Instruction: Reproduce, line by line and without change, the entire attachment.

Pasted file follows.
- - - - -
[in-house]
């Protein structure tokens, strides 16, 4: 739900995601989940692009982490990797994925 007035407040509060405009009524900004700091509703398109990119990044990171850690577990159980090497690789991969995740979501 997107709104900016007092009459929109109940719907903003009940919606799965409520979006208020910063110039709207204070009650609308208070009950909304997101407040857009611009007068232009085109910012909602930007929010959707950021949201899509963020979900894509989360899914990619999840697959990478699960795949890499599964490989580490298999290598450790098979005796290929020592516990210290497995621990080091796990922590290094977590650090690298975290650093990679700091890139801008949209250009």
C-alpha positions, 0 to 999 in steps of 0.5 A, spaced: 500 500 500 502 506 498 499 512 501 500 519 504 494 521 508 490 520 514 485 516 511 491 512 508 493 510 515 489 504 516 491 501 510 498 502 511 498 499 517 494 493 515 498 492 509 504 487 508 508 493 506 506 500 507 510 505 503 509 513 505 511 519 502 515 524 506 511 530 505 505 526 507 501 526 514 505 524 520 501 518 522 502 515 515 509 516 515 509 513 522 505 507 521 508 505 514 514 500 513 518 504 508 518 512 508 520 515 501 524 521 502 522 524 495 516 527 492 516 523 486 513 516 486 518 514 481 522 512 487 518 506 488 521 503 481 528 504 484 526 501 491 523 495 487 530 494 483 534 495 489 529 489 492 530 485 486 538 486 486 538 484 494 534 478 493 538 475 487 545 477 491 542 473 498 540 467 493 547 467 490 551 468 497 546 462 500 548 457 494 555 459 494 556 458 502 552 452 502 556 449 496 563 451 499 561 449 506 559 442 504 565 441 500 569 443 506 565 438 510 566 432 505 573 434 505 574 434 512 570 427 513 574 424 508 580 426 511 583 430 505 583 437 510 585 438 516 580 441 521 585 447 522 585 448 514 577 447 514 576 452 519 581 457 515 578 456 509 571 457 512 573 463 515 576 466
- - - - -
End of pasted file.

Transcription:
[in-house]
């Protein structure tokens, strides 16, 4: 739900995601989940692009982490990797994925 007035407040509060405009009524900004700091509703398109990119990044990171850690577990159980090497690789991969995740979501 997107709104900016007092009459929109109940719907903003009940919606799965409520979006208020910063110039709207204070009650609308208070009950909304997101407040857009611009007068232009085109910012909602930007929010959707950021949201899509963020979900894509989360899914990619999840697959990478699960795949890499599964490989580490298999290598450790098979005796290929020592516990210290497995621990080091796990922590290094977590650090690298975290650093990679700091890139801008949209250009």
C-alpha positions, 0 to 999 in steps of 0.5 A, spaced: 500 500 500 502 506 498 499 512 501 500 519 504 494 521 508 490 520 514 485 516 511 491 512 508 493 510 515 489 504 516 491 501 510 498 502 511 498 499 517 494 493 515 498 492 509 504 487 508 508 493 506 506 500 507 510 505 503 509 513 505 511 519 502 515 524 506 511 530 505 505 526 507 501 526 514 505 524 520 501 518 522 502 515 515 509 516 515 509 513 522 505 507 521 508 505 514 514 500 513 518 504 508 518 512 508 520 515 501 524 521 502 522 524 495 516 527 492 516 523 486 513 516 486 518 514 481 522 512 487 518 506 488 521 503 481 528 504 484 526 501 491 523 495 487 530 494 483 534 495 489 529 489 492 530 485 486 538 486 486 538 484 494 534 478 493 538 475 487 545 477 491 542 473 498 540 467 493 547 467 490 551 468 497 546 462 500 548 457 494 555 459 494 556 458 502 552 452 502 556 449 496 563 451 499 561 449 506 559 442 504 565 441 500 569 443 506 565 438 510 566 432 505 573 434 505 574 434 512 570 427 513 574 424 508 580 426 511 583 430 505 583 437 510 585 438 516 580 441 521 585 447 522 585 448 514 577 447 514 576 452 519 581 457 515 578 456 509 571 457 512 573 463 515 576 466